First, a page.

If you can’t find poppy seeds, just leave them out. The beet salad will be just as good without them. I like adding them because I love how they look and I also love the little crunch they add, plus I think of them as a nod to poppy seed bagels, which were an integral part of my gastronomic-Jewish upbringing.

*Reprinted from Now & Again by Julia Turshen with permission by Chronicle Books, 2018

  • Kosher salt
  • 2½ lbs [1.2 kg] red beets, scrubbed
  • 2 Tbsp plain yogurt or mayonnaise
  • 2 Tbsp olive oil
  • 2 tsp Dijon mustard
  • 2½ Tbsp apple cider vinegar
  • ¼ tsp freshly ground black pepper
  • 1½ Tbsp poppy seeds
  • 3 Tbsp minced fresh chives (or a thinly sliced scallion minus the tough ends)

Bring a large saucepan of salted water to a boil and add the beets (the water should cover the beets; if it doesn’t, add more). Cook the beets, turning them every so often, until they’re tender (test with a paring knife), about 45 minutes (it may be a bit less or a bit longer depend­ing on the size and age of the beets, so start testing at 30 minutes).

Drain the beets, transfer to a paper towel–lined cutting board, and use the paper towels to rub off the skins. Trim off and discard the root ends.

Meanwhile, in a small bowl, whisk together the yogurt, olive oil, mustard, vinegar, pepper, poppy seeds, 2 Tbsp of the chives, and ½ tsp salt.

Slice the warm beets into thin bite-size wedges or thin rounds (whatever you prefer) and transfer them to a large serving bowl or platter. Season them lightly with salt and then drizzle the dressing evenly over them. Sprinkle with minced chives.

Grilled Beef + Zucchini Meatballs with Tahini Dressing

Servings: 6

I make these often for Grace because they’ve got no bread crumbs or other carb binders, which is great if you have type 1 diabetes like she does. That means they are also gluten free, if that’s important to you. Plus, they’re not boring, which is great no matter what you eat. If you don’t have a grill, you can broil the meatballs (using roughly the same timing) or you can roast them on a parchment paper–lined sheet pan in a 425°F [220°C] oven until they’re firm to the touch, 20 to 25 minutes. If you weren’t serving these with a tomato salad, you could absolutely finish them in a tomato sauce. Throw an extra pinch of ground cumin and a cinnamon stick into the sauce.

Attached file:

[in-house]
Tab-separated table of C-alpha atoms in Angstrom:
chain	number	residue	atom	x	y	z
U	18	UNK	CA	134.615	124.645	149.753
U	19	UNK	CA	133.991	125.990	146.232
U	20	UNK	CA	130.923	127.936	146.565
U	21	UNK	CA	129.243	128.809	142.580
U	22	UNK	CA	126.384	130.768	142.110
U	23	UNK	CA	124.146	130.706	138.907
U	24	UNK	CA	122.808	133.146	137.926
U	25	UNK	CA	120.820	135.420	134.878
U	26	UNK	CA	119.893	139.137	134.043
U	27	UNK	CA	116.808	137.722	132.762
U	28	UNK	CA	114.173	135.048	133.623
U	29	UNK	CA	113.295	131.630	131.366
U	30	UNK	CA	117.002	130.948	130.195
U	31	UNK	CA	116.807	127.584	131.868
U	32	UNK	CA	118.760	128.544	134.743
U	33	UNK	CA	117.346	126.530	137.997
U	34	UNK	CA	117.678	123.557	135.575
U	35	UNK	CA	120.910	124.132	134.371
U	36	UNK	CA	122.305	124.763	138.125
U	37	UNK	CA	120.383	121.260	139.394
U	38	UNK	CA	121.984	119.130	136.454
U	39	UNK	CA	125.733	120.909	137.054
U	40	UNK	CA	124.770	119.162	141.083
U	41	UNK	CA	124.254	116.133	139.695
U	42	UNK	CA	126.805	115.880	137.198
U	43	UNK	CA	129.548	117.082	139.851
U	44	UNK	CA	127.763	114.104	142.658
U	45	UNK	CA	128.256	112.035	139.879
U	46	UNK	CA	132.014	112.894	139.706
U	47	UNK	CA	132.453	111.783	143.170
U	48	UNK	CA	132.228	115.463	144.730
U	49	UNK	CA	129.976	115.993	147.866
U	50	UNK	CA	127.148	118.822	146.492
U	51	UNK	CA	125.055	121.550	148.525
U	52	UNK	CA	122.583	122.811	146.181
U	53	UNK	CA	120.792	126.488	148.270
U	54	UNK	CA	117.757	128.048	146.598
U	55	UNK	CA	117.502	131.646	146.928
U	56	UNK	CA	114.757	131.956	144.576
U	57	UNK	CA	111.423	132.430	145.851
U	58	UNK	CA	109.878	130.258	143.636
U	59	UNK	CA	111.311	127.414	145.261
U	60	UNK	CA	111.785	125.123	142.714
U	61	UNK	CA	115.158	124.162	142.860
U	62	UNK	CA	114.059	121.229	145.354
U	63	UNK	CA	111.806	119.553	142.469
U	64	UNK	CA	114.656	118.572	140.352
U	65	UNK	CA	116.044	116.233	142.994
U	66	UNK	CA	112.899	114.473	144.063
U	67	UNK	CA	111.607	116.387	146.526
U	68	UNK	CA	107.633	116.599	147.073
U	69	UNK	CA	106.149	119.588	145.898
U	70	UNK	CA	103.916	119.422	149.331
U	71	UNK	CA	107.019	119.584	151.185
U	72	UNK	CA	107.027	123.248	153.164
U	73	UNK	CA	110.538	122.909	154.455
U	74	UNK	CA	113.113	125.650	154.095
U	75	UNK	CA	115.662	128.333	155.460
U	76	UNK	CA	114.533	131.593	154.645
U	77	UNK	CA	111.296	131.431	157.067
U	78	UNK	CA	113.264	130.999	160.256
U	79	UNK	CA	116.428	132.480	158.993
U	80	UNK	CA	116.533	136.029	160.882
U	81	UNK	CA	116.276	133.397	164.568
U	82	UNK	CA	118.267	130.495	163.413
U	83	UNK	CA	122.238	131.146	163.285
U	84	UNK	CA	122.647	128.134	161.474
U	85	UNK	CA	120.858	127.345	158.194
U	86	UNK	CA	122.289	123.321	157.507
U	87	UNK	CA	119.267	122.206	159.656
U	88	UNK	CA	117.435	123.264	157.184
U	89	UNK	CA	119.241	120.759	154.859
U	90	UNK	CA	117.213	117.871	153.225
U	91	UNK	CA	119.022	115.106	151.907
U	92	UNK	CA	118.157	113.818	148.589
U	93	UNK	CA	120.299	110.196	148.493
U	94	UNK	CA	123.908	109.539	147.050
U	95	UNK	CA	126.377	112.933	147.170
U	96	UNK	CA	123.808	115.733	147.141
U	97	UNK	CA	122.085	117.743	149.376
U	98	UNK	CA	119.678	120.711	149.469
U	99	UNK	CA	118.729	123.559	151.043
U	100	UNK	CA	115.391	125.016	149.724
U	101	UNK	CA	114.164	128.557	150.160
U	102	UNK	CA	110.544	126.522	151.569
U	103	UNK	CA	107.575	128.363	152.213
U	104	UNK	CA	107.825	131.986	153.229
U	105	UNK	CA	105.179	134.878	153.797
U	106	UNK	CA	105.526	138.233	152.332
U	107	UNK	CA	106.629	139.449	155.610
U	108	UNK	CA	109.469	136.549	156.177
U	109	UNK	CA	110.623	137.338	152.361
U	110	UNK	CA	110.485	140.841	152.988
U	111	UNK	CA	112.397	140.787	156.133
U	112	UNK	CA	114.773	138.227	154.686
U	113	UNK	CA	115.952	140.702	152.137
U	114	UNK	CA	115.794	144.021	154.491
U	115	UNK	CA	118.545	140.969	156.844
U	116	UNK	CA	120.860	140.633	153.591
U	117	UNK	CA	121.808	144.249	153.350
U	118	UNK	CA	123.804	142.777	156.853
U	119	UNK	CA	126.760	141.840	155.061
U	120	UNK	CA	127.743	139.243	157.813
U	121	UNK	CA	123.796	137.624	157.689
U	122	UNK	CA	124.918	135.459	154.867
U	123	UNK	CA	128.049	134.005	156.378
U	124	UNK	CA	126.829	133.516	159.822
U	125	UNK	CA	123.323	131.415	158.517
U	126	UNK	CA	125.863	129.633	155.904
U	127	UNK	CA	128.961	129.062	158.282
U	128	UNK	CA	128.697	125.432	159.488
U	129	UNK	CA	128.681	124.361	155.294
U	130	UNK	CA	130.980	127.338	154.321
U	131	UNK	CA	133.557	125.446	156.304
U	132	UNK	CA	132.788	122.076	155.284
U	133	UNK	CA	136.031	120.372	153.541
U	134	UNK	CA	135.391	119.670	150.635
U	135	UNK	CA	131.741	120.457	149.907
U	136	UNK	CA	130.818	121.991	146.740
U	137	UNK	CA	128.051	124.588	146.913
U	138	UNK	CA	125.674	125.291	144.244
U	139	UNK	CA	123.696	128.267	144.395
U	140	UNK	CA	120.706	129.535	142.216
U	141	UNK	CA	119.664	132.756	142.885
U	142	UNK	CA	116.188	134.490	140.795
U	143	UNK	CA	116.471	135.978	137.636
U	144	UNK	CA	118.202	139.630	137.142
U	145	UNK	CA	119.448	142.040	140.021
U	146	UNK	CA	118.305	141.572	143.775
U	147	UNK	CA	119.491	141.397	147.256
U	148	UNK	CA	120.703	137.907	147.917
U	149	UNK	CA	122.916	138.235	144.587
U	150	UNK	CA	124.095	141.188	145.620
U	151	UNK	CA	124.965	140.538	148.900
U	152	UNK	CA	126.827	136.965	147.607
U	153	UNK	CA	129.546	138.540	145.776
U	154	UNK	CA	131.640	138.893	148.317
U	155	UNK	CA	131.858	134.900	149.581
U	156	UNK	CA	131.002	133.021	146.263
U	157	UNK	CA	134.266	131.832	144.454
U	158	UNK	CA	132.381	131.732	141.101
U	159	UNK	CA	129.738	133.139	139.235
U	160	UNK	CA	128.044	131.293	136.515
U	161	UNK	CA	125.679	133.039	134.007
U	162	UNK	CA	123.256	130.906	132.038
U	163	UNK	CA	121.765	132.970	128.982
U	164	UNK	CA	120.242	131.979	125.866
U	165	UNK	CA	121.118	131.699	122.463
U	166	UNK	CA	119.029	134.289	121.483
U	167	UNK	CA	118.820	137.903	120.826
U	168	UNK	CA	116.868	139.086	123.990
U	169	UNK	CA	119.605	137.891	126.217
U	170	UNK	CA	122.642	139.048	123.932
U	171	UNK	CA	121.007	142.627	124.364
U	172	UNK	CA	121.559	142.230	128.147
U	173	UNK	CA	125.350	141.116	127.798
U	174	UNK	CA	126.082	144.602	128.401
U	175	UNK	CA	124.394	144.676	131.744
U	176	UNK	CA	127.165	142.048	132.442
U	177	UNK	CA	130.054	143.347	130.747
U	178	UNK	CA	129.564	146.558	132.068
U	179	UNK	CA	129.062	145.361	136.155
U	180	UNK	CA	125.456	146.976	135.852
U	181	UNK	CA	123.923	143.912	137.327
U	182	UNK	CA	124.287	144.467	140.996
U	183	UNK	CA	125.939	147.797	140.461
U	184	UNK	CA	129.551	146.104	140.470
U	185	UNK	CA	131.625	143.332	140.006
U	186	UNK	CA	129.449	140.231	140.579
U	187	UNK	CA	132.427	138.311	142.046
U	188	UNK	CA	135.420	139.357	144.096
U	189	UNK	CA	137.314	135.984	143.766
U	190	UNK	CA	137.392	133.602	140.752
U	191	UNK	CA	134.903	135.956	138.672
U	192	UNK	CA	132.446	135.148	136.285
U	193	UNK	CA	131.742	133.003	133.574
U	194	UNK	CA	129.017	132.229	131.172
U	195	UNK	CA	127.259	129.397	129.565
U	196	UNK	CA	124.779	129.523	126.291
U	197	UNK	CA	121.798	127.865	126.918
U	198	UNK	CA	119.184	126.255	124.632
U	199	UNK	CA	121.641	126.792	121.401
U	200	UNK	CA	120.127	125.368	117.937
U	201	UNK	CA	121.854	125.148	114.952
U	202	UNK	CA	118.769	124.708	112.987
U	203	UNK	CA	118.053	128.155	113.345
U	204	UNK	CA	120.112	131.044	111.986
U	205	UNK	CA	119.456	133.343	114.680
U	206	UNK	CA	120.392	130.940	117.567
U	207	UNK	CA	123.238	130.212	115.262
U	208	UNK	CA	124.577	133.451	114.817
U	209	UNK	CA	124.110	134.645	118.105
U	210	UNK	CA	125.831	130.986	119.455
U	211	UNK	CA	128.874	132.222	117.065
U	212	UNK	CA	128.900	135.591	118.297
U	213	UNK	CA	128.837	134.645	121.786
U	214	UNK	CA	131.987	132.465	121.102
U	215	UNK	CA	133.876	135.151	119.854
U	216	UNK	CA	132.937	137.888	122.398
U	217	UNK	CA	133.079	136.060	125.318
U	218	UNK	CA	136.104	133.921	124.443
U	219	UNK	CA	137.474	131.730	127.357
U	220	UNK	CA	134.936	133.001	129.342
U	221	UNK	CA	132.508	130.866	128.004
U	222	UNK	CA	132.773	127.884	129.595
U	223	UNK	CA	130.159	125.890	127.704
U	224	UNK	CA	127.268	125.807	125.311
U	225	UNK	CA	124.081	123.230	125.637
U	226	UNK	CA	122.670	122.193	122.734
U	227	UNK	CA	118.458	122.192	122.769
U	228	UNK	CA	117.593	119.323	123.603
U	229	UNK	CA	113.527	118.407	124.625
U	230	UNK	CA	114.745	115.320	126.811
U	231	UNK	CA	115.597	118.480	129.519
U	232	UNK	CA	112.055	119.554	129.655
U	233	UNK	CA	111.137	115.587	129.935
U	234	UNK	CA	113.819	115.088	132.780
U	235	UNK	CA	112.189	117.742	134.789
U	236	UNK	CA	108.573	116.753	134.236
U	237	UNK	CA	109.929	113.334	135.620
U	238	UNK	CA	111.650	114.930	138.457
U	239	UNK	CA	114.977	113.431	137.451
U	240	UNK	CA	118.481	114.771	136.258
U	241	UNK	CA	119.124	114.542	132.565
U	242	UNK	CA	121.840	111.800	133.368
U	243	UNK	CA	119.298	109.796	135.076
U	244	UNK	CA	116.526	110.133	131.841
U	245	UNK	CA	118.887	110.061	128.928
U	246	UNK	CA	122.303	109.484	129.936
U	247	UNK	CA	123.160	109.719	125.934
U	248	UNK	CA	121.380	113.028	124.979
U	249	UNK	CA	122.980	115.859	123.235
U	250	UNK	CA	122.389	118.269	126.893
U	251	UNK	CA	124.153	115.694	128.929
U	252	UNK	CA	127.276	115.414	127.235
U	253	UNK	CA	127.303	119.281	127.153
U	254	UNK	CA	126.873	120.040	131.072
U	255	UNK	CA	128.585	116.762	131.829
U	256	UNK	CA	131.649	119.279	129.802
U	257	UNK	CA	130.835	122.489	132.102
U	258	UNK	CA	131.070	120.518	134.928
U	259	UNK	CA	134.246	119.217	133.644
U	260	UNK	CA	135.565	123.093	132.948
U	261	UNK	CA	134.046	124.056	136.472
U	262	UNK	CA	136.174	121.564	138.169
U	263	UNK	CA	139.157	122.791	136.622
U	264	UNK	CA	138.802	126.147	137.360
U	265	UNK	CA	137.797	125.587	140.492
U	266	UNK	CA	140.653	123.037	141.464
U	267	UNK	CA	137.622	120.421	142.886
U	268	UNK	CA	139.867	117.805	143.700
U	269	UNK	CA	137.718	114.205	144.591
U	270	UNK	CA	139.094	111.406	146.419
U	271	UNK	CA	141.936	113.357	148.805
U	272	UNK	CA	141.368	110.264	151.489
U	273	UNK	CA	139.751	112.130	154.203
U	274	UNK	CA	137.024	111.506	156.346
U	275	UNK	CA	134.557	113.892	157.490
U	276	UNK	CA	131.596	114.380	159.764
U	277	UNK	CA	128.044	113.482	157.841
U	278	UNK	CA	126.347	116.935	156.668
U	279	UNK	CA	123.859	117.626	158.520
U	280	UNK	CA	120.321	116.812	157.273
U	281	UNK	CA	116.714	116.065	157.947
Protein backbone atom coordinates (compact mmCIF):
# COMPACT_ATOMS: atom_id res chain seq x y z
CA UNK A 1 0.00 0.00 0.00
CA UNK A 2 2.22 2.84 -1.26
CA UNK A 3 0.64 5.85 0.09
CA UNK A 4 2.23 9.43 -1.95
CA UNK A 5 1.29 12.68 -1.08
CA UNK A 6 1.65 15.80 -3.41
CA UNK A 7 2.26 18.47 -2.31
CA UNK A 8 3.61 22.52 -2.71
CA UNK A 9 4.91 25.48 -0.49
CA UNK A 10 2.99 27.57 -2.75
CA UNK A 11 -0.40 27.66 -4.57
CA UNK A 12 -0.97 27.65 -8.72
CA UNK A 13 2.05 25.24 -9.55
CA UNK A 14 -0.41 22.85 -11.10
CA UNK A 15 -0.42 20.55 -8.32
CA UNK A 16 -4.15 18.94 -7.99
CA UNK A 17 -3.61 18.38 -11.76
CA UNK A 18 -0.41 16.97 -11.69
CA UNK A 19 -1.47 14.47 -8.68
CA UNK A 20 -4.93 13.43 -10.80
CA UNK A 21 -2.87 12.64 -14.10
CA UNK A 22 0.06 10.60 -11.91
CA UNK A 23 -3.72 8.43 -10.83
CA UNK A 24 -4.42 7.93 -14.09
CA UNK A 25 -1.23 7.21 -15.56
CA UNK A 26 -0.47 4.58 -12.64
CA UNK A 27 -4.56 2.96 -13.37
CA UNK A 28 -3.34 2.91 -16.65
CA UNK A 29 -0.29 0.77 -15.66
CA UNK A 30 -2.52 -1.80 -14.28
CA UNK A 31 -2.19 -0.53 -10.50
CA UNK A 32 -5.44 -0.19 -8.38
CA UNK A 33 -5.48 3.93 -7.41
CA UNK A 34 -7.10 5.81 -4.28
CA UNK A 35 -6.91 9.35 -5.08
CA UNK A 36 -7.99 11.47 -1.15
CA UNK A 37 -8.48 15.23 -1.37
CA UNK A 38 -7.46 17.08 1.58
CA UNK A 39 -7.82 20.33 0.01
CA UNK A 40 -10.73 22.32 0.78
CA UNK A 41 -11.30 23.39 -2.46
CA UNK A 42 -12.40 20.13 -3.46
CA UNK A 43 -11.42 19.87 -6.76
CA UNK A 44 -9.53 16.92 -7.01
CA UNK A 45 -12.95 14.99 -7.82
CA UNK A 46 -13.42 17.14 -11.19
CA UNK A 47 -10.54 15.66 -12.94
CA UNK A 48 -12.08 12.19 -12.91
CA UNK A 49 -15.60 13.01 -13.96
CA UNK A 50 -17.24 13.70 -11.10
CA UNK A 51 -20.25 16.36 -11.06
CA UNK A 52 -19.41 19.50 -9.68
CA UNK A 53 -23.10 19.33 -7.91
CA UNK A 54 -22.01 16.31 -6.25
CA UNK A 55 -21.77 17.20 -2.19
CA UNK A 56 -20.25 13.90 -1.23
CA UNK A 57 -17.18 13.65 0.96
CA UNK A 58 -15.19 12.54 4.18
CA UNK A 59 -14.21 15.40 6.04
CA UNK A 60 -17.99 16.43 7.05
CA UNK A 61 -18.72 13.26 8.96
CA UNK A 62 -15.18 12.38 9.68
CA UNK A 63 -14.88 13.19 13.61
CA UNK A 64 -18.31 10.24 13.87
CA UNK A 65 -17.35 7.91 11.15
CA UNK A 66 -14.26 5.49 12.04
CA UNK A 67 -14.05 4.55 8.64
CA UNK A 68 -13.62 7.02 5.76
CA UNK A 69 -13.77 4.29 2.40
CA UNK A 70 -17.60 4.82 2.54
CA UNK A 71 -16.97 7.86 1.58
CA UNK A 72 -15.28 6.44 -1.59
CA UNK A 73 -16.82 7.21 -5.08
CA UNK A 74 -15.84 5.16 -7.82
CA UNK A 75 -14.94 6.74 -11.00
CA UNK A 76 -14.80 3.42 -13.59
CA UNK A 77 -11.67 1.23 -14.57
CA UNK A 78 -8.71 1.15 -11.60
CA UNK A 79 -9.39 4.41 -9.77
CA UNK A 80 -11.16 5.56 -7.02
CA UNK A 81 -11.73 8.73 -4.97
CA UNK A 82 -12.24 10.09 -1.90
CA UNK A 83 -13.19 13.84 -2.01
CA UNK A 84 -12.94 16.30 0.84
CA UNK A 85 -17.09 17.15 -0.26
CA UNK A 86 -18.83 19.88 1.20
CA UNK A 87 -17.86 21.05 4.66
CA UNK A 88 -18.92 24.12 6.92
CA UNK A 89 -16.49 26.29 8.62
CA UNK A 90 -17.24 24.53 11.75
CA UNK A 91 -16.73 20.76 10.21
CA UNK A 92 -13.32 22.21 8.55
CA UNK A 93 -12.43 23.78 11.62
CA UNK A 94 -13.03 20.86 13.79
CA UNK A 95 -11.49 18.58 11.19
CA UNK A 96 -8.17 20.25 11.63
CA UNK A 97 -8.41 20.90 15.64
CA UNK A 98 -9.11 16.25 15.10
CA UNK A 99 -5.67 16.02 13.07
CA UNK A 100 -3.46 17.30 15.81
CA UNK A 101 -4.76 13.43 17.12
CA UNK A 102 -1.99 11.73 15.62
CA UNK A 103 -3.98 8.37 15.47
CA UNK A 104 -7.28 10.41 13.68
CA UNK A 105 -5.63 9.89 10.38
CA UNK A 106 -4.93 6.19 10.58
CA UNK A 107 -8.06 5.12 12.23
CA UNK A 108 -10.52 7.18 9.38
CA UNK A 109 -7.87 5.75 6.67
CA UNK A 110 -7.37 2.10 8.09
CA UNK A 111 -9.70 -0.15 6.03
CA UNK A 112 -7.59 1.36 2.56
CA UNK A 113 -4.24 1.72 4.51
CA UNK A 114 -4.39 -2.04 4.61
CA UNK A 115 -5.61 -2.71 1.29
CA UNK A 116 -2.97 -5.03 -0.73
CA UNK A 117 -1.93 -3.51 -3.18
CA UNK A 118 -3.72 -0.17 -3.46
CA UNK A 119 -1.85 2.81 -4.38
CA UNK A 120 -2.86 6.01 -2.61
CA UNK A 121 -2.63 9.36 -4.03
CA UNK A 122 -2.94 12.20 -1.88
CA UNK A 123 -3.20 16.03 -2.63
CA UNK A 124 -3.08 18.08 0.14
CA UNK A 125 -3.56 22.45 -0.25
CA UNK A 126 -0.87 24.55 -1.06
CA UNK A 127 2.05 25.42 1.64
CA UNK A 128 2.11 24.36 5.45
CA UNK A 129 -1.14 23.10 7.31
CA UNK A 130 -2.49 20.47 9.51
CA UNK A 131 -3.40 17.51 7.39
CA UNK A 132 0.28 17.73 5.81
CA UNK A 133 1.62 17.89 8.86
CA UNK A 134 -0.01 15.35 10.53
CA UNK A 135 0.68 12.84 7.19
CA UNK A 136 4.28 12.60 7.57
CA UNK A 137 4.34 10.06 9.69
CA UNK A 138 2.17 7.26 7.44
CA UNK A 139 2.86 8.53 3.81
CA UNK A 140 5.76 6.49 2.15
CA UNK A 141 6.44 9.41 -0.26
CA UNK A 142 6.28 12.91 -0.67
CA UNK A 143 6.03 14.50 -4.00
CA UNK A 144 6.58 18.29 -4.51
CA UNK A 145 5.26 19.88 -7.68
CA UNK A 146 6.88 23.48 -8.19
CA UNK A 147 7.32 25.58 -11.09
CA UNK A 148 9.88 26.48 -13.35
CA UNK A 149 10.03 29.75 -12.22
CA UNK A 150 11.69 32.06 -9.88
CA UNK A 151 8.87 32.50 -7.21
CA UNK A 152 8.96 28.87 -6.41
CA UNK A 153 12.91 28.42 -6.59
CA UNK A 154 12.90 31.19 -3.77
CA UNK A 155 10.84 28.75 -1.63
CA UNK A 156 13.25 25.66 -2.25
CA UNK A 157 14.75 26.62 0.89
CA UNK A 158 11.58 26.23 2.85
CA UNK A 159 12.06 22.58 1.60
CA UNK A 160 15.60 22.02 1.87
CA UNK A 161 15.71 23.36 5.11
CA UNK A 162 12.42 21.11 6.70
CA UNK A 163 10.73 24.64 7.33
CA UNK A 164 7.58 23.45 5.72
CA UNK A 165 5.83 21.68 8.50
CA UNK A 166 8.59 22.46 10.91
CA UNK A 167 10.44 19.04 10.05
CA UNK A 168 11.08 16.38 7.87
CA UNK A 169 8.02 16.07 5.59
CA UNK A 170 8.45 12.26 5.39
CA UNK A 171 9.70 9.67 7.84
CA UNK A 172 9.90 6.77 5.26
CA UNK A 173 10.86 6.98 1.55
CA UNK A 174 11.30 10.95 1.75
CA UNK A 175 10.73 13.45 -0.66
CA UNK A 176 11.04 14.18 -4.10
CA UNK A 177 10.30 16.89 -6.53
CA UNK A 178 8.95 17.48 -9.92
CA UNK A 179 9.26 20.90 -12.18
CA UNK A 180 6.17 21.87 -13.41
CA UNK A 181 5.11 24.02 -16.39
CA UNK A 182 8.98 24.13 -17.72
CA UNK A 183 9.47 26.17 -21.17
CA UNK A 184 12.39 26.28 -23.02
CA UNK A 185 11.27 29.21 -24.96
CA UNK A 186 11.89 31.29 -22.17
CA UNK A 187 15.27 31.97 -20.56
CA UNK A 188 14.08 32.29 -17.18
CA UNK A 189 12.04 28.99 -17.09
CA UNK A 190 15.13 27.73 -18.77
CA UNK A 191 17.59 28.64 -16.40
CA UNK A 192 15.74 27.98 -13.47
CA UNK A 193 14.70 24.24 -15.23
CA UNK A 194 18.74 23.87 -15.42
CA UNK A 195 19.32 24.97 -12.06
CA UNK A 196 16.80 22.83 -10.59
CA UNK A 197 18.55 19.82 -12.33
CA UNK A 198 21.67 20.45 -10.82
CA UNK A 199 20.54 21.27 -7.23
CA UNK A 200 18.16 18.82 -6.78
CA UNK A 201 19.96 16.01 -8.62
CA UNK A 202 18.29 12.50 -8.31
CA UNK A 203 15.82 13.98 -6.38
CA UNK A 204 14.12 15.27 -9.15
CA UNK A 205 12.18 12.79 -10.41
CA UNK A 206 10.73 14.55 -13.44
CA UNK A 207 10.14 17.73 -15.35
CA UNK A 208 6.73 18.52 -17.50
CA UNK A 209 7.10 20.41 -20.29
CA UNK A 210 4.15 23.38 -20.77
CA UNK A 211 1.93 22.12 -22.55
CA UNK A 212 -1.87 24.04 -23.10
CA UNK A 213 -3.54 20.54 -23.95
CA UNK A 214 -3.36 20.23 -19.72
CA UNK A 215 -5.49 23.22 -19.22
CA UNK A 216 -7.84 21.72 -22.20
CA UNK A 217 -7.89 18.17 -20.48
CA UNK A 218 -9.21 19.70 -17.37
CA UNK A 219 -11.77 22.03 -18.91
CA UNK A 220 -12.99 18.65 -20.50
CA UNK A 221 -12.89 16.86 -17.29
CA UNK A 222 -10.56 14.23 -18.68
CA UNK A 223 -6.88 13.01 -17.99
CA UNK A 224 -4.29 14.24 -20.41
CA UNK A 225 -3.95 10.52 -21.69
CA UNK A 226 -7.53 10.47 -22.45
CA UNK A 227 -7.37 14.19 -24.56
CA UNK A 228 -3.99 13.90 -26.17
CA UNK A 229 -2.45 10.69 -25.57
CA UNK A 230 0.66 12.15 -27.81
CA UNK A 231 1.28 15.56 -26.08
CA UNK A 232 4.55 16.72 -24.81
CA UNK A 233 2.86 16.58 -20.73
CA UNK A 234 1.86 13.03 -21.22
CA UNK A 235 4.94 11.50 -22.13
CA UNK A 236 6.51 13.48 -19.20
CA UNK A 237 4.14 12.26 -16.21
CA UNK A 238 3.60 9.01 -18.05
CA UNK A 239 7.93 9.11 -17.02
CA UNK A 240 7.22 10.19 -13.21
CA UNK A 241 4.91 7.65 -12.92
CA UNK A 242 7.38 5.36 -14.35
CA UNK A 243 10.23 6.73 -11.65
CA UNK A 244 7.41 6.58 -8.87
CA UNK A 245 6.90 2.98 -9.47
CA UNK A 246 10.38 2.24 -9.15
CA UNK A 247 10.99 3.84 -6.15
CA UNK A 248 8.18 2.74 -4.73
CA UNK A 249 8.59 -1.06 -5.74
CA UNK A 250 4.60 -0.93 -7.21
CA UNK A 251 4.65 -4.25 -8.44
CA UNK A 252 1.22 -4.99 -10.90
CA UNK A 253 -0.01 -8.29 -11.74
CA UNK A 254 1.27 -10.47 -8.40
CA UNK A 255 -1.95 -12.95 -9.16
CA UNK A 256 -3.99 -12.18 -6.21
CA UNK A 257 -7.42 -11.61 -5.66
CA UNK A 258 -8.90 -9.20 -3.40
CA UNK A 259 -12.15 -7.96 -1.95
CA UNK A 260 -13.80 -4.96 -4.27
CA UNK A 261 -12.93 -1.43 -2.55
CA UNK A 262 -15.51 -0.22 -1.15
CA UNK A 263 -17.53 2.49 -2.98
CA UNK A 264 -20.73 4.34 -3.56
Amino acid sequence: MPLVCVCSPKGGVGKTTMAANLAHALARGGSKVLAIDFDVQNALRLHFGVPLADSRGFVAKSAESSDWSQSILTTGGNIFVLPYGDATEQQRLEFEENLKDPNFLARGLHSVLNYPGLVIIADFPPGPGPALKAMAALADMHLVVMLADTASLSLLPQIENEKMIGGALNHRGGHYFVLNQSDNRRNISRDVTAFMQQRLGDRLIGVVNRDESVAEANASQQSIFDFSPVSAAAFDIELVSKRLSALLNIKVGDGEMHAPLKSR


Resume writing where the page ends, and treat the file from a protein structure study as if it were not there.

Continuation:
• 2 zucchini, ends trimmed and coarsely grated
  • 5 garlic cloves, minced
  • 1 small red onion, coarsely grated or finely chopped
  • 1 egg, lightly beaten
  • 1 Tbsp ground cumin
  • 1 Tbsp nigella seeds (optional)
  • 2 tsp ground coriander
  • Kosher salt
  • 2 lb [910 g] ground beef
  • 3 Tbsp tahini
  • 3 Tbsp fresh lemon juice
  • ½ cup [120 ml] boiling water, or as needed
  • A small handful of chopped fresh soft herbs (cilantro, parsley, dill, and/or chives all work well)

Get your outdoor grill going (gas or charcoal) with high heat and make sure the grate is superclean.

Place the grated zucchini in the center of a kitchen towel and gather the towel around it to form a tight bundle. Wring out the zucchini over the sink, really squeezing it as tightly as you can to release all of its excess water. Transfer the zucchini to a large bowl and add the garlic, onion, egg, cumin, nigella seeds (if using), coriander, and 1 Tbsp salt.

Mix everything together well, then add the beef and mix until well combined (your hands are the best tools for this job). Form the mixture into golf ball–size meatballs (it will make about 30 meatballs; feel free to make them whatever size you want, really, keeping in mind they will shrink a little as they cook). The mixture will be sticky, so wet your hands with a bit of water to help prevent the meat from sticking to them. Transfer the meatballs to a sheet pan or something else that will hold them in a single layer and then carry them out to your grill.

If your grill needs it, brush the grate with some neutral oil (I like to fold up a paper towel and drizzle it with oil and then use tongs to rub it on the grate). If your grill grate has particularly wide bars, you can put a wire baking rack, a mesh grill topper, or a sheet of aluminum foil on the grate so you don’t lose any meatballs through the bars. Grill the meatballs, turning them a few times as they cook, until browned all over and just firm to the touch, about 10 minutes all together.

Meanwhile, in a small bowl, whisk together the tahini, lemon juice, and boiling water. The mixture should run off of your spoon. If it doesn’t, add a splash more boiling water (the amount you need will depend on how thick your tahini is). Season the mixture to taste with salt.

When the meatballs are ready, transfer them to a serving platter and drizzle them with the tahini mixture. Sprinkle with the herbs and serve immediately.